During the first few months of 2018, if you would’ve asked me what PUBG (Player Unknown’s Battleground) was, I probably would’ve responded with “is it a new pub that’s opening in my town?” But by the time the year came to an end, I was absolutely aware of what a global phenomenon it was.
But, society in general went overboard with their obsession for the game and turned it into everyone’s favourite nightmare. One gym trainer in Jammu was hospitalised because he lost his mind playing it. VIT had to ban it in their premises to preserve the atmosphere of the hostels. And now Gujarat is planning to do something similar as well.
According to Times Now, Jagruti Pandya, chairperson of the Gujarat child rights body, has said that the National Commission for Protection of Child Right (NCPCR) has recommended a countrywide ban on PUBG.
Based on that advice, on Tuesday, the Gujarat government issued a circular asking district authorities to ensure that the ban is implemented. In addition to that, a similar notice was issued by the state’s primary education department, after a recommendation by the Gujarat State Commission for Protection of Child Rights.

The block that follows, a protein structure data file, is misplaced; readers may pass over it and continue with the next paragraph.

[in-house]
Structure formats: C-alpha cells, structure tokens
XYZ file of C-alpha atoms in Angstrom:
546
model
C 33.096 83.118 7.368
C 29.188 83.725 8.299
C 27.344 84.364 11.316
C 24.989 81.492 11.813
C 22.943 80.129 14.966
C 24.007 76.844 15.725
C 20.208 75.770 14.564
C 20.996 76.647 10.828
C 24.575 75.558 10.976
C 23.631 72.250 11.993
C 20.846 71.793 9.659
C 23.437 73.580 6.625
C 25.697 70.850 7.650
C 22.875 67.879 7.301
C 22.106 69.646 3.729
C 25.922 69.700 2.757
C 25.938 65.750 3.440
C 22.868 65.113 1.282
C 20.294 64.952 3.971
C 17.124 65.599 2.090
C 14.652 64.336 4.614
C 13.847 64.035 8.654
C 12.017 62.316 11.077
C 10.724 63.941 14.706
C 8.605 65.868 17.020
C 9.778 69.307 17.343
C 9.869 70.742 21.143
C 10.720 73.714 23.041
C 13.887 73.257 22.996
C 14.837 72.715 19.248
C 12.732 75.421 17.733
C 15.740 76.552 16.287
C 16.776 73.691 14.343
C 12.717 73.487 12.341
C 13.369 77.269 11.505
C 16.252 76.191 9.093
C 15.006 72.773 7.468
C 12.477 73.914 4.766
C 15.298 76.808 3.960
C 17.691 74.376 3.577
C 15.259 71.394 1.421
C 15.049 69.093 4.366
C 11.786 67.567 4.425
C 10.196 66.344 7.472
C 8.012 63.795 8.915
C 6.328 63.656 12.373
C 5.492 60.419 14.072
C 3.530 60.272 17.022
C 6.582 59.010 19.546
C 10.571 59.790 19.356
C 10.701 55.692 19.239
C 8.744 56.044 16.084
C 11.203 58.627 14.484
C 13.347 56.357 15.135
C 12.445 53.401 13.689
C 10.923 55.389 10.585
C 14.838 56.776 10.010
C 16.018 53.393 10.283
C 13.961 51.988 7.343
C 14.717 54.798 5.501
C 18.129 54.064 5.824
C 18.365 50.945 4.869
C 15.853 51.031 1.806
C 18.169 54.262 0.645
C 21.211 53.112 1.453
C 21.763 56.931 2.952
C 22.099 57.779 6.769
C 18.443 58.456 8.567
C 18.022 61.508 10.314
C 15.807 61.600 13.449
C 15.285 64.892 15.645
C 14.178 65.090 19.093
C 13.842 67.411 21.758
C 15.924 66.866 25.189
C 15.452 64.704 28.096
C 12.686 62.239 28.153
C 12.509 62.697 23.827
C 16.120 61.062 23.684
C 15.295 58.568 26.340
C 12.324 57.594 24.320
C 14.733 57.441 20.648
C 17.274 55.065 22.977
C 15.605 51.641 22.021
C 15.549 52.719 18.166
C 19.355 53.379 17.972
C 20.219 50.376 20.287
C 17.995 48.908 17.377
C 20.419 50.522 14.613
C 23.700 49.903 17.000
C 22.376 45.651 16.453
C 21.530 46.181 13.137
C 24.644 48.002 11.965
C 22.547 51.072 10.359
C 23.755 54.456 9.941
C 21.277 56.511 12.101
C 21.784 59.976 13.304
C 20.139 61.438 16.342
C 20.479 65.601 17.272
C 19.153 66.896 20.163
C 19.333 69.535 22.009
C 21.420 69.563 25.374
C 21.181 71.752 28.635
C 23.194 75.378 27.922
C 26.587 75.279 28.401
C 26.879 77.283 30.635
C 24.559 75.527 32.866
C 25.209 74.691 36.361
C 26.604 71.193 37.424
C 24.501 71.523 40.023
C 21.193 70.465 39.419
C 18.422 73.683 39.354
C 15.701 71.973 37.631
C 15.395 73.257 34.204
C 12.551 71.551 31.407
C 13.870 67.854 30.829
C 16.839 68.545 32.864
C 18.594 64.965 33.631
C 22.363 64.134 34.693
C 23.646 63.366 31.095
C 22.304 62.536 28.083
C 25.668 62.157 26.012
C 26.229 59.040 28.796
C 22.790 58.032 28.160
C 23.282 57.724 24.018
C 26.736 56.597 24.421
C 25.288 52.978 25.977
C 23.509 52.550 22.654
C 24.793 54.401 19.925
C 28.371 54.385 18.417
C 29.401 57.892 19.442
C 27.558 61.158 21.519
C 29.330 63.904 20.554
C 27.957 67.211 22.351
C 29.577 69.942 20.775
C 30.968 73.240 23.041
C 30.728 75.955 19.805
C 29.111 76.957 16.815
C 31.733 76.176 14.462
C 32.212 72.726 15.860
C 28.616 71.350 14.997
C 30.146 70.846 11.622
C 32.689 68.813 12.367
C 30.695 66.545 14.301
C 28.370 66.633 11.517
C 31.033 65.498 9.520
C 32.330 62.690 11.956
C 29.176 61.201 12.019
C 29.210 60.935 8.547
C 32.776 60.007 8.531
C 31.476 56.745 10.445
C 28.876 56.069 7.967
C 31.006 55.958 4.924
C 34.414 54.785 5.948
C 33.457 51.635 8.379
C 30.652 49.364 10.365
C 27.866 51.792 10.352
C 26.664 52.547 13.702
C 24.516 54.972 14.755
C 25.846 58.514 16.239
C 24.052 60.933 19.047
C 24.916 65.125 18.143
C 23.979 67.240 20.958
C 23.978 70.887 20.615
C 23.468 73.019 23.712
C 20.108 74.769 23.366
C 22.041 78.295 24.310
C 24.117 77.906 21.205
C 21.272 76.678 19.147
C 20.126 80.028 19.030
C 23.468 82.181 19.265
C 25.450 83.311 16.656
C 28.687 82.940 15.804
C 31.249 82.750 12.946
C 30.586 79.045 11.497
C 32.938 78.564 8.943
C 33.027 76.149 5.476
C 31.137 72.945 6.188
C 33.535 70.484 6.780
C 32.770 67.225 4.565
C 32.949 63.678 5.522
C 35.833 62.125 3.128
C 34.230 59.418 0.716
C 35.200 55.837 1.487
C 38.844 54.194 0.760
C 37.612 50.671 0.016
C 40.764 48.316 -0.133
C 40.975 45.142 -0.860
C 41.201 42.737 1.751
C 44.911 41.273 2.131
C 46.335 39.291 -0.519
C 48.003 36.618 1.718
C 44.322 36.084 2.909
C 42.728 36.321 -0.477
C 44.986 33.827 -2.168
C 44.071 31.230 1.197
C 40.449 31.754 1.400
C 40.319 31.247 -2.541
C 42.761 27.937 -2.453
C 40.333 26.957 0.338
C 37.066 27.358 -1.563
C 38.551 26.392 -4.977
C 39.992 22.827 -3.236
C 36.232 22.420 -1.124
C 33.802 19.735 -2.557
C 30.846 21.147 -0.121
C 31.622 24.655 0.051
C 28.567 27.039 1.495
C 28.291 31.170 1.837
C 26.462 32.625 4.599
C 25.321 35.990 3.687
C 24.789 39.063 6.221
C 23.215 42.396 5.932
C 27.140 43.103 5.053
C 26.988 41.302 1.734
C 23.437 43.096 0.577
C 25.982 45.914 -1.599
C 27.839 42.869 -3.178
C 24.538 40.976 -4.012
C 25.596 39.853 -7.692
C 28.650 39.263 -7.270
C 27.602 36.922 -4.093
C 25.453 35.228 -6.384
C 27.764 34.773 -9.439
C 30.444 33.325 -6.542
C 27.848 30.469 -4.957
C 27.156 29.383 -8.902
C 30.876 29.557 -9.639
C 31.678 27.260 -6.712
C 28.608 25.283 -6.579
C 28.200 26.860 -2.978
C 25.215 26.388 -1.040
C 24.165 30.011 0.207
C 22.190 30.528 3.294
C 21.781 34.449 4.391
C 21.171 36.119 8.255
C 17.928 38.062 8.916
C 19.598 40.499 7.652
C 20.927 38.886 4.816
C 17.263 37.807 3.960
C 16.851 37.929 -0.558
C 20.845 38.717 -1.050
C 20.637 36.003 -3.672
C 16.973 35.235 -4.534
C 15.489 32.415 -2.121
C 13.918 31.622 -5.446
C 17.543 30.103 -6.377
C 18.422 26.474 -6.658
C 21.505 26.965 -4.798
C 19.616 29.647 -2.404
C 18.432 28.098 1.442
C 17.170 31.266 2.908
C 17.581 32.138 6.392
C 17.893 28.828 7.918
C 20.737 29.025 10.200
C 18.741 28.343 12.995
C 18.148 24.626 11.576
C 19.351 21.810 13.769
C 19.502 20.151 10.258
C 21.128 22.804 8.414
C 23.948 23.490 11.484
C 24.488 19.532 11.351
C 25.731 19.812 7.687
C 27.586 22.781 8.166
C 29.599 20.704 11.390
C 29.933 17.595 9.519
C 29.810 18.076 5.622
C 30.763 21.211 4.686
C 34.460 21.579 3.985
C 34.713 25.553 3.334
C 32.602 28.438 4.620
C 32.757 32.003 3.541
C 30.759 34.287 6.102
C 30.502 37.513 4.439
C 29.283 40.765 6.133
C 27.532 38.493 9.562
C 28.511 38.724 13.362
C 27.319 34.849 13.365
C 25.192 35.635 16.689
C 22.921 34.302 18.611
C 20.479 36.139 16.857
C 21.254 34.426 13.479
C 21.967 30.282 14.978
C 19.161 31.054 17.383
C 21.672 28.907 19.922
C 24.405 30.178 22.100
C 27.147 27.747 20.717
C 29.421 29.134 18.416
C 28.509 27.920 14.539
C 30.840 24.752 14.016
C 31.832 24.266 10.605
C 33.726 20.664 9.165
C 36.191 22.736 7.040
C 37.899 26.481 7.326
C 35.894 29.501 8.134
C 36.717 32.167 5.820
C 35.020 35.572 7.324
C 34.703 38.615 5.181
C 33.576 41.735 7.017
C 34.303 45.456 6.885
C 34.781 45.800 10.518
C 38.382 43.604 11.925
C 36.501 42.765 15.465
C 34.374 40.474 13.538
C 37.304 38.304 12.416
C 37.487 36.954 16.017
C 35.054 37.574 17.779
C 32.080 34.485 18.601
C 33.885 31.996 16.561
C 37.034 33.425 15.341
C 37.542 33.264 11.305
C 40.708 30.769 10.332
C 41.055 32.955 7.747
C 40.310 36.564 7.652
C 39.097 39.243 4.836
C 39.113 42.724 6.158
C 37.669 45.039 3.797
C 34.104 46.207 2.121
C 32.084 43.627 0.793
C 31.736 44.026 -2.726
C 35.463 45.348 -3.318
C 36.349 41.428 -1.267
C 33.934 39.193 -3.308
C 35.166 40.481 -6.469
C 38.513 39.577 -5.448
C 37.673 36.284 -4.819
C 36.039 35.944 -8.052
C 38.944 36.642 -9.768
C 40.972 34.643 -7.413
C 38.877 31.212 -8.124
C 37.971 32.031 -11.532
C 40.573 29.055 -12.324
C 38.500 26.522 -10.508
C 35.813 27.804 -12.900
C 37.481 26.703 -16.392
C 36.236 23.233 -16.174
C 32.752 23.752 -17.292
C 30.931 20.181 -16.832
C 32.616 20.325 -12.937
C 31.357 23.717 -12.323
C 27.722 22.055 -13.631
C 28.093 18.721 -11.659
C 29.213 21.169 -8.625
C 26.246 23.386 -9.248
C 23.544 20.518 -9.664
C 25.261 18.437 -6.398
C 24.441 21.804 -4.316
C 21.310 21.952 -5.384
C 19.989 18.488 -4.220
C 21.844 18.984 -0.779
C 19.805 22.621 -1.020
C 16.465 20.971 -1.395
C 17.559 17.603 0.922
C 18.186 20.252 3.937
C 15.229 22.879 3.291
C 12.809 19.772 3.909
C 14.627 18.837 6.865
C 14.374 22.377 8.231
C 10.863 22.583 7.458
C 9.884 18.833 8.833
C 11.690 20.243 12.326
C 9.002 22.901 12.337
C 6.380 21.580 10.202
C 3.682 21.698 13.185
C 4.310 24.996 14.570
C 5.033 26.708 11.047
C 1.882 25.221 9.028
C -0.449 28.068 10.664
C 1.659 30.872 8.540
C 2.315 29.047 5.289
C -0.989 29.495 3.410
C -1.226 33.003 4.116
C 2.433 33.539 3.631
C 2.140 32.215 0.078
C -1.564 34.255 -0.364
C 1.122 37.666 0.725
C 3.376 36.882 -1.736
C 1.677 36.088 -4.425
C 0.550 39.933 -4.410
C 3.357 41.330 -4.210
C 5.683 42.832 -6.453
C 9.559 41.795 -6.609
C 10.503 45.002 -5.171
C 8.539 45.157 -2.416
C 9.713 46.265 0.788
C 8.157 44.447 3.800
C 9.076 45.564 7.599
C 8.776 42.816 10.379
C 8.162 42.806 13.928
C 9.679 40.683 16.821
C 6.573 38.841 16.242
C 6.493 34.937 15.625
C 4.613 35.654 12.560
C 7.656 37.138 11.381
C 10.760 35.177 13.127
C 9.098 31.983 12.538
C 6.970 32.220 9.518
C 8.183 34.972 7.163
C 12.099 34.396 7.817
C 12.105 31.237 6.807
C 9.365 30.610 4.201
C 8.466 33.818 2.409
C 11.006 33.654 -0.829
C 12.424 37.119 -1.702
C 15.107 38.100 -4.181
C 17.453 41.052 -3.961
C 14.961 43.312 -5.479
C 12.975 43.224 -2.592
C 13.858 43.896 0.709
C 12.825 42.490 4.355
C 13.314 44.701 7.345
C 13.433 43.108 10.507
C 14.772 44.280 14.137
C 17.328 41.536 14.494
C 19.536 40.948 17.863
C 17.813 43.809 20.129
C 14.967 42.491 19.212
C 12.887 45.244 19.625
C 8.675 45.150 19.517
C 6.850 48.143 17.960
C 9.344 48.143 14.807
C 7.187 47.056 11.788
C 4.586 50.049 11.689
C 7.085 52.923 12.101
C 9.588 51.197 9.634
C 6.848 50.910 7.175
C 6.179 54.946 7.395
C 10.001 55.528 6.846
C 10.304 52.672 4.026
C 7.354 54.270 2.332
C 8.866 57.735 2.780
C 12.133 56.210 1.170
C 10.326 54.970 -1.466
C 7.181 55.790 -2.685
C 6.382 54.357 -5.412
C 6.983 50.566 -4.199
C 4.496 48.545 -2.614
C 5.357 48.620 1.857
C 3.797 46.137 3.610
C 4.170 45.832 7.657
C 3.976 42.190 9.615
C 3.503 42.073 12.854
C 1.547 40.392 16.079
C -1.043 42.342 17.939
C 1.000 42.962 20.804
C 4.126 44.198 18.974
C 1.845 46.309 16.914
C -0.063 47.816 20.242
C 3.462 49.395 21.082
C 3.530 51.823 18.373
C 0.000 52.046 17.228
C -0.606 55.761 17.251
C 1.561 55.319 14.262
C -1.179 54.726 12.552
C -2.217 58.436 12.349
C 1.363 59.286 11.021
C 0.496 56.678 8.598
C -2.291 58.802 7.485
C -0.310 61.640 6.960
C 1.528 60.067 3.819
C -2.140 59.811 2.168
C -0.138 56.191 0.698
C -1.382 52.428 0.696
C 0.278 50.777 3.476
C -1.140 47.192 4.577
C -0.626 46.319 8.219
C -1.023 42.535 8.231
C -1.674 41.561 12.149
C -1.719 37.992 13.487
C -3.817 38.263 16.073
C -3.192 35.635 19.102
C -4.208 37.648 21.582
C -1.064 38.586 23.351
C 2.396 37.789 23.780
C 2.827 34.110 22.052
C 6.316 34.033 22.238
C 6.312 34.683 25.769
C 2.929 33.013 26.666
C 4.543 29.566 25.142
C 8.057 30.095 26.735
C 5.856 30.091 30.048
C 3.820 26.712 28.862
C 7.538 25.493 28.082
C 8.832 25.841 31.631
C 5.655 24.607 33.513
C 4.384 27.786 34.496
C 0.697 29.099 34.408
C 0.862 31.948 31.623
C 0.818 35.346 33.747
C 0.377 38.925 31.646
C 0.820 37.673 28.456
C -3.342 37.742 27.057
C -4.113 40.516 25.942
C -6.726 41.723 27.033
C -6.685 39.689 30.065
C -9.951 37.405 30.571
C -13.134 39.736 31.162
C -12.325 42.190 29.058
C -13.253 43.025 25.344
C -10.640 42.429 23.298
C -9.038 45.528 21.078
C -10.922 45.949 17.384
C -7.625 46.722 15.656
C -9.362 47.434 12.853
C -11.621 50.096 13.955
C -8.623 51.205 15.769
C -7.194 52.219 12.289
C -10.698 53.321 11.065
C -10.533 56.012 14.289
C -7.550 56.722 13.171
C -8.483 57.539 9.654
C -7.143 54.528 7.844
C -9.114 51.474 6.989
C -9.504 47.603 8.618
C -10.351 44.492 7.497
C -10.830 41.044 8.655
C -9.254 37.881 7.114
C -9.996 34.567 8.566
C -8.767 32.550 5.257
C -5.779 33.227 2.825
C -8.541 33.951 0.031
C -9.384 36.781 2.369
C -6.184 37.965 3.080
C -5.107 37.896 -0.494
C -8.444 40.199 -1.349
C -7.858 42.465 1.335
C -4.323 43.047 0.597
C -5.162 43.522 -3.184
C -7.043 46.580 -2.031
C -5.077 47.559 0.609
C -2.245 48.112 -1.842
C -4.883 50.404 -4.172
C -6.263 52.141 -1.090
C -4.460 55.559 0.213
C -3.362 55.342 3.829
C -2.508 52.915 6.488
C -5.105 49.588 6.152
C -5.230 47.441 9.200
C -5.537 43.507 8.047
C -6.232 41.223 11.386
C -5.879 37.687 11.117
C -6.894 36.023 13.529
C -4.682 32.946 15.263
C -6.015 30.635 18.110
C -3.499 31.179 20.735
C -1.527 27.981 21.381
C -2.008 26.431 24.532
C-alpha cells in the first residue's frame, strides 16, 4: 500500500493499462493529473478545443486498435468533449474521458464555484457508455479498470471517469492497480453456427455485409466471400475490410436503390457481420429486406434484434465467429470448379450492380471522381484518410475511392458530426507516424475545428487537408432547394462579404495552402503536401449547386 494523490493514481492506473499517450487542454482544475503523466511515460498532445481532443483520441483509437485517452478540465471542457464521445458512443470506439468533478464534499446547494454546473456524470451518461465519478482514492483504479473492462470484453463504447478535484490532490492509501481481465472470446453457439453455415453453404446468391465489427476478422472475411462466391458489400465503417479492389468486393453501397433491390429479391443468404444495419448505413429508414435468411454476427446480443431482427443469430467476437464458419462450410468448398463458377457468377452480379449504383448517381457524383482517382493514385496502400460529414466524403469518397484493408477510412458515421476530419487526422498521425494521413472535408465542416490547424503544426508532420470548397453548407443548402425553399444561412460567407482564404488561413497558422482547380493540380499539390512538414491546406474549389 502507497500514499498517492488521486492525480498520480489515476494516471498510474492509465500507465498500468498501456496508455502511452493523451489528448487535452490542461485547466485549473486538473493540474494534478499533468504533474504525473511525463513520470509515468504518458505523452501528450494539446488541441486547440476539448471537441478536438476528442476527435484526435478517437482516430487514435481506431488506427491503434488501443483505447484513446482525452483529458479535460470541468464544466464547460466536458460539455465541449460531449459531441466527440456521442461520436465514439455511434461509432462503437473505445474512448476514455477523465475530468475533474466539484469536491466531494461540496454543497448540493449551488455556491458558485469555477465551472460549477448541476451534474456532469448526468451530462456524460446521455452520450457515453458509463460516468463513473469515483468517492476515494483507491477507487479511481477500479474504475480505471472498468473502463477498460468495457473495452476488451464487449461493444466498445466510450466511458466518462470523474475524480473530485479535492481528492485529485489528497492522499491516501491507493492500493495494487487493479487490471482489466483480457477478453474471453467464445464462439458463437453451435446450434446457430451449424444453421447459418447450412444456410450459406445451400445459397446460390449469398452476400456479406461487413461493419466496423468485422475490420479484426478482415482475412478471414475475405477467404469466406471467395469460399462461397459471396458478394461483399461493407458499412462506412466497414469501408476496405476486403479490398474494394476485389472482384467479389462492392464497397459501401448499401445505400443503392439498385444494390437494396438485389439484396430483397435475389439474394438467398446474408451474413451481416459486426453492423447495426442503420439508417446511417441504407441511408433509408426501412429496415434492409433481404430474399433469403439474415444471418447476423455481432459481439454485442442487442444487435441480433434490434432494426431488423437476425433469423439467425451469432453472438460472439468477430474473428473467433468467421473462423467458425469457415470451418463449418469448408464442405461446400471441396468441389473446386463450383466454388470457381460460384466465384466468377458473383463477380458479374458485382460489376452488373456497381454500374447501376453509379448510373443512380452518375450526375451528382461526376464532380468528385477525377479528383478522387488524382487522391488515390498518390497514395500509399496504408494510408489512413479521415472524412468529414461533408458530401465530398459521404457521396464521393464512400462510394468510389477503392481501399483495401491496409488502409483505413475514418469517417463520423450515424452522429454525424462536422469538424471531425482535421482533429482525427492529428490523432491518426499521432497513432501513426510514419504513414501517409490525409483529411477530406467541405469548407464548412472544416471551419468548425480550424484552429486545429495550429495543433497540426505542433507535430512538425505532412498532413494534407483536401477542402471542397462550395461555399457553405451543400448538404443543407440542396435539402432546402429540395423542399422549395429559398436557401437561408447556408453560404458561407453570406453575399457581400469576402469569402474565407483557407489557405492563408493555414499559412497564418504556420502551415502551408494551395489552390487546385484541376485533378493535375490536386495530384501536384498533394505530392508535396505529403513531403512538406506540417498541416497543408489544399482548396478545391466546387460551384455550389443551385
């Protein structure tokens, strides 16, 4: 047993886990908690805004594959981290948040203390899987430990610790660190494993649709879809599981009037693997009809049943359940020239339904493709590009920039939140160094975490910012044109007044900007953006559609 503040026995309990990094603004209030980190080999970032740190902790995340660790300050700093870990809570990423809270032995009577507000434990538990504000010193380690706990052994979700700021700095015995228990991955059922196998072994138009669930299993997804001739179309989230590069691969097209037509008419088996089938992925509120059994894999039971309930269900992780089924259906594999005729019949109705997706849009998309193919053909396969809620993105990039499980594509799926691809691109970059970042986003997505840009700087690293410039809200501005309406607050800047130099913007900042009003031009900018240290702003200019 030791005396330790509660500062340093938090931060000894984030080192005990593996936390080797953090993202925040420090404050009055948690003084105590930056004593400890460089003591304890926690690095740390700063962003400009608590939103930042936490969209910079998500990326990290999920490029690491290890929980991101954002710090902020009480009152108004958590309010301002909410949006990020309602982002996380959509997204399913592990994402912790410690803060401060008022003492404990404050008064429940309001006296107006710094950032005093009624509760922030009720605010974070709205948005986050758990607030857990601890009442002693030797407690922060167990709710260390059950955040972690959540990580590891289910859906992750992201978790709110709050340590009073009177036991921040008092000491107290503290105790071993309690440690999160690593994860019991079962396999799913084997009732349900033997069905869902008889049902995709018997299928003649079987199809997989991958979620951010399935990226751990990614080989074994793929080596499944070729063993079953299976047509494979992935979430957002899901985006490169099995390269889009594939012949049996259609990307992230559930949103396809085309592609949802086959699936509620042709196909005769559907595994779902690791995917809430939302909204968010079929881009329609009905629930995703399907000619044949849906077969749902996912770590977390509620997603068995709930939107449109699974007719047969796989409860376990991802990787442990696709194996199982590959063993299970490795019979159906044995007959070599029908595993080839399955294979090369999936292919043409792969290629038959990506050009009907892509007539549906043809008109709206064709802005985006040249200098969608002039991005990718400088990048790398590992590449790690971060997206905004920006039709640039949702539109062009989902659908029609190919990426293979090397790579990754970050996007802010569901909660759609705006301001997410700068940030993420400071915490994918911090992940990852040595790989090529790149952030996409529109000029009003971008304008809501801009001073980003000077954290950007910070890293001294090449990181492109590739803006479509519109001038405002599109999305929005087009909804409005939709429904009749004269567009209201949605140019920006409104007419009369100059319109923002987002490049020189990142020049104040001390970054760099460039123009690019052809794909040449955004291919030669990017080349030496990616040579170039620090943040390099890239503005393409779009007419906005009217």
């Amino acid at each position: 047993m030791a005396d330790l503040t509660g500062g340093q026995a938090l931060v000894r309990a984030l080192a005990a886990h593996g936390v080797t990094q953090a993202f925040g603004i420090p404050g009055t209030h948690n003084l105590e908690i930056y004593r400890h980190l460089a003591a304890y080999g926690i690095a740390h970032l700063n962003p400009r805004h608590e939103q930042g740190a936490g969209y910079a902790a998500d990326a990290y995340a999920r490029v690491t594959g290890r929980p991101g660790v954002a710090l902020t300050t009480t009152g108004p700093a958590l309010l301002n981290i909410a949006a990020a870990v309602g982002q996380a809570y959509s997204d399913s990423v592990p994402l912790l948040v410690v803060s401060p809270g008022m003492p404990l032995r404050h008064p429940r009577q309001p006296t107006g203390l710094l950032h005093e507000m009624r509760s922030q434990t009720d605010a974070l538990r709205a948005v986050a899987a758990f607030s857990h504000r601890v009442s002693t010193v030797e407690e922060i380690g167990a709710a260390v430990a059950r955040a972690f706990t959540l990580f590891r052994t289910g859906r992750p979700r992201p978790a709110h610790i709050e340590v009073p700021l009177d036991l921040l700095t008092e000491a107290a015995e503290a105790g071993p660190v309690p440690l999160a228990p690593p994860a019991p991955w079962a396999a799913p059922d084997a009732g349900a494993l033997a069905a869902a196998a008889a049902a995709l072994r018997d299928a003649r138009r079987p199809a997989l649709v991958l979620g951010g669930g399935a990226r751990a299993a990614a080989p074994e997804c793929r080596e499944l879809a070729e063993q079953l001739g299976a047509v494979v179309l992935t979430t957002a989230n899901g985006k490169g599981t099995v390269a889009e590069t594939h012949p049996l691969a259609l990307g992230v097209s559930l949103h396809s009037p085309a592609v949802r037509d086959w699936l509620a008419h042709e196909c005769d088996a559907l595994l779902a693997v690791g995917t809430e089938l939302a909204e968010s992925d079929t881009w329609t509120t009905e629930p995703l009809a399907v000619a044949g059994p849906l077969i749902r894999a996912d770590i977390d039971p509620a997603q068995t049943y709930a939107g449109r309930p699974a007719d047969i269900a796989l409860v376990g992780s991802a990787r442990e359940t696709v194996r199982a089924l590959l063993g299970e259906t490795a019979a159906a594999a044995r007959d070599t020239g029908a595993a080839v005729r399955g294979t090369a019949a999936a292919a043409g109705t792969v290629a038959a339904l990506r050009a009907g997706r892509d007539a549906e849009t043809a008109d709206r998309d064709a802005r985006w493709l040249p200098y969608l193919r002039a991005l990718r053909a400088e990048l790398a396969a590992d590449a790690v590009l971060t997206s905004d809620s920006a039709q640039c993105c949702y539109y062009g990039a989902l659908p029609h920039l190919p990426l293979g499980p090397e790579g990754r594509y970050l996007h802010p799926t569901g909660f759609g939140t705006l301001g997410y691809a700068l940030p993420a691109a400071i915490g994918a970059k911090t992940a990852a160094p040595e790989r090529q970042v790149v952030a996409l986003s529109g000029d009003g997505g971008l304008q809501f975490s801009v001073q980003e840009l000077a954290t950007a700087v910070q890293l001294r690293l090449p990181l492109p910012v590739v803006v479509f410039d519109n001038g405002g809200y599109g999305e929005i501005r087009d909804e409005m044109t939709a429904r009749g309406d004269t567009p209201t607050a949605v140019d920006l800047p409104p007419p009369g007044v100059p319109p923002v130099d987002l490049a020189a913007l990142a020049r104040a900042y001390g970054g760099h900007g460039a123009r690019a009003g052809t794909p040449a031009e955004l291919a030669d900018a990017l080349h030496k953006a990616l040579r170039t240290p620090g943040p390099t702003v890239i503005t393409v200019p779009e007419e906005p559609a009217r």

The circulars directed the District Primary Education Officers to take every and any step to enforce the ban on PUBG in primary schools (who’s even allowing those students to bring mobiles into the premises in the first place?). And the primary reason for issuing the ban was because the authorities were of the opinion that children were getting addicted to the game and it was “adversely affecting their studies”.
Reportedly, studies have shown that a PUBG fan spends 8 or more hours in a week on an average in India. The survey also showed that 52.2% preferred playing at night. And that means that Jagruti Pandya wasn’t making assumptions out of thin air. She said,
“The NCPCR had sent a letter to all the states and recommended a ban on the game. All the states are required to implement it. Looking at the negative effects of the game, we had recently sent a letter to the state government recommending a ban on the game.”
Now, on one side, it’s true that during formative stages of one’s life, if they spend over 8 hours playing a game, then it’ll have a negative effect on them. However, on the flip-side, India’s reaction to any ban has usually been quite the opposite, with people gravitating even more to the thing that has been kept out of reach. So, let’s wait and watch how the situation in Gujarat unfolds.
What’s your take on the whole PUBG craze in India? Do you think we need be put in check? Or we should be allowed to exercise our free will? Comment and let us know.